In Art. VII, the signatory Indians were assured they could continue to,

enjoy their wonted conveniences of Oystering, Fishing, and gathering Tuchahoe, Curtenemons, Wild Oats, Rushes, Puckoone, or anything else (for their natural support) not useful to the English, upon the English Dividends; Always provided they first repair to some Publick Magistrate of good Repute, and inform him of their number and business, who shall not refuse them a Certificate upon this or any other Lawful occasion, so that they make due return thereof when they come back, and go directly home about their business, without wearing or carrying any manner of Weapon, or lodging under any Englishmans Dwelling-house one night.

Art. VIII:

That no Foreign Indian be suffered to come to any English Plantation without a friendly neighbor Indian in his company with such Certificate as aforesaid: and no Indian King is to refuse to send a safe Conduct with the Foreigner, upon any Lawful occasion of his coming in, and that no Indian do paint or disguise themselves when they come in.

Art. IX:

That all Indian Kings and Queens Tributary to the English, having notice of any March of strange Indians near the English Quarters or Plantations, do forthwith repair to some one of the next Officers of the Militia, and acquaint him of their Nation, number, and design, and which way they bend their course.

Art. X:

That if necessary, a convenient Party be presently sent out by the next Colonel of the Militia, to Aid, Strengthen and joyn with our friendly Indians against any Foreign Attempt, Incursion or Depredation upon the Indian Towns.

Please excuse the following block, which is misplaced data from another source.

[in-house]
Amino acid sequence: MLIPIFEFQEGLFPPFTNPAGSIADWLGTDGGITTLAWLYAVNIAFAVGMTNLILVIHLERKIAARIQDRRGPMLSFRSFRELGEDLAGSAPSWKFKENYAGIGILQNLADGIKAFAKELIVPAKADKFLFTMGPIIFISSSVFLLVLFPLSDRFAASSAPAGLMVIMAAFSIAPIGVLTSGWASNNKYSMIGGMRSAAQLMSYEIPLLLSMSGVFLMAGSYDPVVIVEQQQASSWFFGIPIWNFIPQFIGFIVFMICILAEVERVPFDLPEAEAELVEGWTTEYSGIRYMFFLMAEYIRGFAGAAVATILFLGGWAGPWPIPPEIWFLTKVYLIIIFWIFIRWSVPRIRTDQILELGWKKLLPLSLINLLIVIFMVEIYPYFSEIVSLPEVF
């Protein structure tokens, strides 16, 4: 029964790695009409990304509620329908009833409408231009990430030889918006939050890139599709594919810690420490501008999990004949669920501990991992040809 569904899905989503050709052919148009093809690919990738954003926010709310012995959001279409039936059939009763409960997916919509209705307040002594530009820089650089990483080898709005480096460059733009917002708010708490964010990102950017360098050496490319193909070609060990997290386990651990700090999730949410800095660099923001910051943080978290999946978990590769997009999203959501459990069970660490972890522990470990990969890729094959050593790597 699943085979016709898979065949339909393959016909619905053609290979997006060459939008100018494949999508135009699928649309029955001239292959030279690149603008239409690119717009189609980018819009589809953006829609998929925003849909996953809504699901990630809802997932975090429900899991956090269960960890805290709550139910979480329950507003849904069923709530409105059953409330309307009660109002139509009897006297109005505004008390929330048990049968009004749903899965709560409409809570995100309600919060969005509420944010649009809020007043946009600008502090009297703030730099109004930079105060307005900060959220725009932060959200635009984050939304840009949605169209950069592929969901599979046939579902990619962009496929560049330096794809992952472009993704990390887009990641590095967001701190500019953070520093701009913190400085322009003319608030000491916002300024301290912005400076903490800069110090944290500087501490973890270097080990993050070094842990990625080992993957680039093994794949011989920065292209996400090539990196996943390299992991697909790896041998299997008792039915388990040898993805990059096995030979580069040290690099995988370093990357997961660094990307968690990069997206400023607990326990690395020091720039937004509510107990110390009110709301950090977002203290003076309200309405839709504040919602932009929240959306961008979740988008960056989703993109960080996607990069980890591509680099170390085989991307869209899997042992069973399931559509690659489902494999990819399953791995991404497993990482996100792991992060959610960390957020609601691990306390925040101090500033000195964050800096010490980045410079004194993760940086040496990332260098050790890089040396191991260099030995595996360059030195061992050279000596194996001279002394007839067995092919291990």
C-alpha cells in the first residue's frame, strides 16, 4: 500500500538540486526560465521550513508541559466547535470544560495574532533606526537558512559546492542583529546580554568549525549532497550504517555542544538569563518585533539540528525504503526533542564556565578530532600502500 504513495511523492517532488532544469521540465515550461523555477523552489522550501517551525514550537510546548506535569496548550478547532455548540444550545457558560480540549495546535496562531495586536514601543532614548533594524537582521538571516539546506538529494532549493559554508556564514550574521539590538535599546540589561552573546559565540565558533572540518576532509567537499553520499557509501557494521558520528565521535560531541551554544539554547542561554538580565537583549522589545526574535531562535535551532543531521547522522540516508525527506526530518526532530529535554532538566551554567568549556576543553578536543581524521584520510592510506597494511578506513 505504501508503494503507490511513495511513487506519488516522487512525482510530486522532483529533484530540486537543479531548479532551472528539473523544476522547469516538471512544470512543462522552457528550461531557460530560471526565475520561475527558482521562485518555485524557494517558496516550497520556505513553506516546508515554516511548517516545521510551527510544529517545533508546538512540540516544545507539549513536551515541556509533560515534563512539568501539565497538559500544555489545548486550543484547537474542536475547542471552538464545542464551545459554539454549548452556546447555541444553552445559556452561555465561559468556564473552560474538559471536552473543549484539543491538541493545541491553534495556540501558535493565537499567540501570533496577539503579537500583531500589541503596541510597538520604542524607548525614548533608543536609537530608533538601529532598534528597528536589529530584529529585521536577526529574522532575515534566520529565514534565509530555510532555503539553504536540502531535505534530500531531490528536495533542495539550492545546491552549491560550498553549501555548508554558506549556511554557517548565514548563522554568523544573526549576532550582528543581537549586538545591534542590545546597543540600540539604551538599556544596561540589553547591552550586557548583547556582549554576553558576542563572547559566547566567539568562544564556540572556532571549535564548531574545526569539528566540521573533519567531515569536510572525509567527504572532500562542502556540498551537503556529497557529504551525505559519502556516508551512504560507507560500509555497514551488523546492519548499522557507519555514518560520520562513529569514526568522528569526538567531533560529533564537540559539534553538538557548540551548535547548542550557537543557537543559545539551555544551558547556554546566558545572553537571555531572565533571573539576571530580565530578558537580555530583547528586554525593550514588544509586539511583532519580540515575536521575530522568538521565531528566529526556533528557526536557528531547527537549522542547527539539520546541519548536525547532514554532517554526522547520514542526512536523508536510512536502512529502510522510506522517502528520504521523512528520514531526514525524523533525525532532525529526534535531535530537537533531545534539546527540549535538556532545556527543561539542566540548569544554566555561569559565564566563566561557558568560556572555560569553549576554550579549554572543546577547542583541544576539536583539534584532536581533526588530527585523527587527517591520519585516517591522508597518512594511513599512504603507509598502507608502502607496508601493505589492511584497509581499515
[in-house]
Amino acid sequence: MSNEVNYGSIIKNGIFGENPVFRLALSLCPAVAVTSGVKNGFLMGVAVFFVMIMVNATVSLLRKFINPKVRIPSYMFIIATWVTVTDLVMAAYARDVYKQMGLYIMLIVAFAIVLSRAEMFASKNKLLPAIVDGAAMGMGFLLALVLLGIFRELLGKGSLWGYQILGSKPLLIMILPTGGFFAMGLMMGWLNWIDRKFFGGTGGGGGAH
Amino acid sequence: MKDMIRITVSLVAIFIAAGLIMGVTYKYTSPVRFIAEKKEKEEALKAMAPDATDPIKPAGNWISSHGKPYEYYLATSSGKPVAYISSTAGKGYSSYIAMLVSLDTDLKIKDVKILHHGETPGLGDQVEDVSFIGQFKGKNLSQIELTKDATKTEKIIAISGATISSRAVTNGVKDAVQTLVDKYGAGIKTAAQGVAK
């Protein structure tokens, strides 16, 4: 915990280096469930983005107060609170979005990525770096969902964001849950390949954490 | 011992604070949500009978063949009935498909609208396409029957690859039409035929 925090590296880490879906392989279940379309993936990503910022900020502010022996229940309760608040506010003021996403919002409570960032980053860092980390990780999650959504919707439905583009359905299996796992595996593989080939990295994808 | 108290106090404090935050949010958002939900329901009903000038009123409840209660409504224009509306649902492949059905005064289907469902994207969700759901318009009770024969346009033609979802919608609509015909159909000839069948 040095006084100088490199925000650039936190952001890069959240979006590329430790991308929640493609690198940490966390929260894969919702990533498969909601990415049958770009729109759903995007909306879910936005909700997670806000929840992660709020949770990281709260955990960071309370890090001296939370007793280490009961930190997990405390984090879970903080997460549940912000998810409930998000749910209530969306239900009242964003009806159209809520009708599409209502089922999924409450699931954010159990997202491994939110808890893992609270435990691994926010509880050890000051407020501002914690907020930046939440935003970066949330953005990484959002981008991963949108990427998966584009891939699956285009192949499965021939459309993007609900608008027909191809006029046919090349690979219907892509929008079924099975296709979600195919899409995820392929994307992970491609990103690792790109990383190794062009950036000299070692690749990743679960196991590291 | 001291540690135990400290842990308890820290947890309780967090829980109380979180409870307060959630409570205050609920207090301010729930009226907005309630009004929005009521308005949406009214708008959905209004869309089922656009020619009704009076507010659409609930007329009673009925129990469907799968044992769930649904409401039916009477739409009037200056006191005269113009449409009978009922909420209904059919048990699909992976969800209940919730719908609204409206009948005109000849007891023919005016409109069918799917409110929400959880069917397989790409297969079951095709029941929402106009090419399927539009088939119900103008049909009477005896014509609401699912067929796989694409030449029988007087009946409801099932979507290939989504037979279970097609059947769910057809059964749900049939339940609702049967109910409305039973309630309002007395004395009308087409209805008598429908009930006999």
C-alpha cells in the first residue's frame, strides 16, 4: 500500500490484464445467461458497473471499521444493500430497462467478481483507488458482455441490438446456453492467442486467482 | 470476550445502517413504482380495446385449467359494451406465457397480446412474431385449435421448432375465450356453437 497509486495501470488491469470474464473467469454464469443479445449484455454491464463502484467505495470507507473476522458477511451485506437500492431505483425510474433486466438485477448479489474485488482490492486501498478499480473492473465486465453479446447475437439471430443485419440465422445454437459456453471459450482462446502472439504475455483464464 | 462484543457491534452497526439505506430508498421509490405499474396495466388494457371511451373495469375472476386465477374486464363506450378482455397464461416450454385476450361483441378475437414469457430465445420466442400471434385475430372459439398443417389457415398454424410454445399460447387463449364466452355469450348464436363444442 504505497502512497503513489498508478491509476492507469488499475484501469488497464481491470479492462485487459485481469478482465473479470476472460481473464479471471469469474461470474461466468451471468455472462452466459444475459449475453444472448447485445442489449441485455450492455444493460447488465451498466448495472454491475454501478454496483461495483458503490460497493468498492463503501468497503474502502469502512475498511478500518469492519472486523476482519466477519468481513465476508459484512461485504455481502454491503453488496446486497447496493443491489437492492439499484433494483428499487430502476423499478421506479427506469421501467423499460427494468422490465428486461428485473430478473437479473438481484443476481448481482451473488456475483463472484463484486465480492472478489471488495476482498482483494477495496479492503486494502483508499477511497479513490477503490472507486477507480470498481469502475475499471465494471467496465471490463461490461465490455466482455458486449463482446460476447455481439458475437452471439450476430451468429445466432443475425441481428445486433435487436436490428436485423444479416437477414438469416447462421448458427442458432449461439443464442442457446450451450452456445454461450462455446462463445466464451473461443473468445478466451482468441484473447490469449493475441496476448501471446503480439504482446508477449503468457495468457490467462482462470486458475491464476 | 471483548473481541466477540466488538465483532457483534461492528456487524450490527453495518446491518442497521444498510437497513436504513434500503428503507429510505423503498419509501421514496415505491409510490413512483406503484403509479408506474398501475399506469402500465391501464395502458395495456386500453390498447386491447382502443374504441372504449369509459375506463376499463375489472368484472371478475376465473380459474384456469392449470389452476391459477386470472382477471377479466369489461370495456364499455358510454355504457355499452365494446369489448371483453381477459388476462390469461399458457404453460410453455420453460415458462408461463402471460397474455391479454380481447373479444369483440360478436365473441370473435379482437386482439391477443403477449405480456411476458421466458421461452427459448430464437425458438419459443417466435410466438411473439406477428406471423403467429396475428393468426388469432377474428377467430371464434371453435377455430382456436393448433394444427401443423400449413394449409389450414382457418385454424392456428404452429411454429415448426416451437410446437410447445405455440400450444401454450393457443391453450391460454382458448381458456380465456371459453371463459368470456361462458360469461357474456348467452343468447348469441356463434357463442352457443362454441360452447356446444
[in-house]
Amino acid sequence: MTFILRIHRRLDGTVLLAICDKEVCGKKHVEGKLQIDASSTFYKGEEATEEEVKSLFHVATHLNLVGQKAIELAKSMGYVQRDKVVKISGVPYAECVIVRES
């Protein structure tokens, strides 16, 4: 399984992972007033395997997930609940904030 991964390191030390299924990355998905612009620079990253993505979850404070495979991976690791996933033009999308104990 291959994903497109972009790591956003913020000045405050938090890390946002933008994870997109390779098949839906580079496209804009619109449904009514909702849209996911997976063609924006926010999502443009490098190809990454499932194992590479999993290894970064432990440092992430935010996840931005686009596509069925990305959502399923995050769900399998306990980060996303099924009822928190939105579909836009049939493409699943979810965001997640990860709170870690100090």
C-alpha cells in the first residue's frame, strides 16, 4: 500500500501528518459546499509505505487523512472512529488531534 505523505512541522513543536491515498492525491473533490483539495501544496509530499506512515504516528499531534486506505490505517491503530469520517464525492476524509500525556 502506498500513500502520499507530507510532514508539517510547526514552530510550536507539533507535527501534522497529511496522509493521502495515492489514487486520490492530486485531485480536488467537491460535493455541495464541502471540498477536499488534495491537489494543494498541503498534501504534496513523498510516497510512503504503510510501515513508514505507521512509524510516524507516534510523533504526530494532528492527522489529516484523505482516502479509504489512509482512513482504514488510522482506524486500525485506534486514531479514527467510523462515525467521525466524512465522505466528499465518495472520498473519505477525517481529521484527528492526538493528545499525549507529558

Ah, but who makes the determination of such “necessity”?

Art. XI:

That every Indian fit to bear Arms, of the Neighbouring Nations in Peace with us, have such quantity of Powder and Shot allotted him, as the Right Honourable the Governour shall think sufficient on any occasion, and that such numbers of them be ready to go out with our Forces upon any March against the Enemy, and to receive such Pay for their good Services, as shall be thought fit.

Again, who determines this pay level?

Well, so it goes on, for a total of 21 articles. There is sometimes a veneer of “reciprocity” or “equality”, but in all important matters, it is the basic sovereignty over these lands and everything that occurs in them of “the Great King of England, our now Dread Sovereign, His Heirs and Successors” that trumps everything else.

This is what a Palestinian surrender to Israel might look like.

In this case, the original signatures/marks were:

Articles of Peace, signature page

The Sign of the Queen of Pamunkey, on behalf of her self and the several Indians under her Subjection.

The Sign of the Queen of Waonoke.

The Sign of the King of the Nottoways.

The Sign of the King of the Nancymond Indians.

The Sign of Captain John West. Son to the Queen of Pamunkey.

The memorandum appended to the treaty was pretty chilling:

That this Instrument of Peace being Read and Expounded to the several Indian Kings and Queens then present (at the Court at Middle Plantation) by Interpreters Sworn truly to perform the same, the said Indian Kings and Queens Signed and delivered the Articles to the Honourable Governour upon their Knees, and received that other part, Signed and Delivered on behalf of the Kings Majesty, in the same posture of kneeling, of their own accords kissing the Paper as they Transferred it from hand to hand to each other, until every one had done the like Mark of Reverence to it, in sign of a most free and joyful acceptance of this Peace concluded with them.

The English “Calendar of State Papers” also noted under the same date (Item 274 here) a proposal from Sir John Berry and Colonel Francis Moryson, who had witnessed the signings of the “Articles of Peace”, to this effect:

That seeing the late peace with the neighbour Indians, and that they all own to hold their crowns immediately of His Majesty, that His Majesty bestow small crowns or coronets on the same tributary Kings and Queens to be made of thin silver plate, gilt, and adorned with false stones of various colours, &c., and that they may also each have a purple robe of strong cloth. With list of the names of each King or Queen, their characters, and the presents to be given; the whole charge will not exceed 120L [= £120].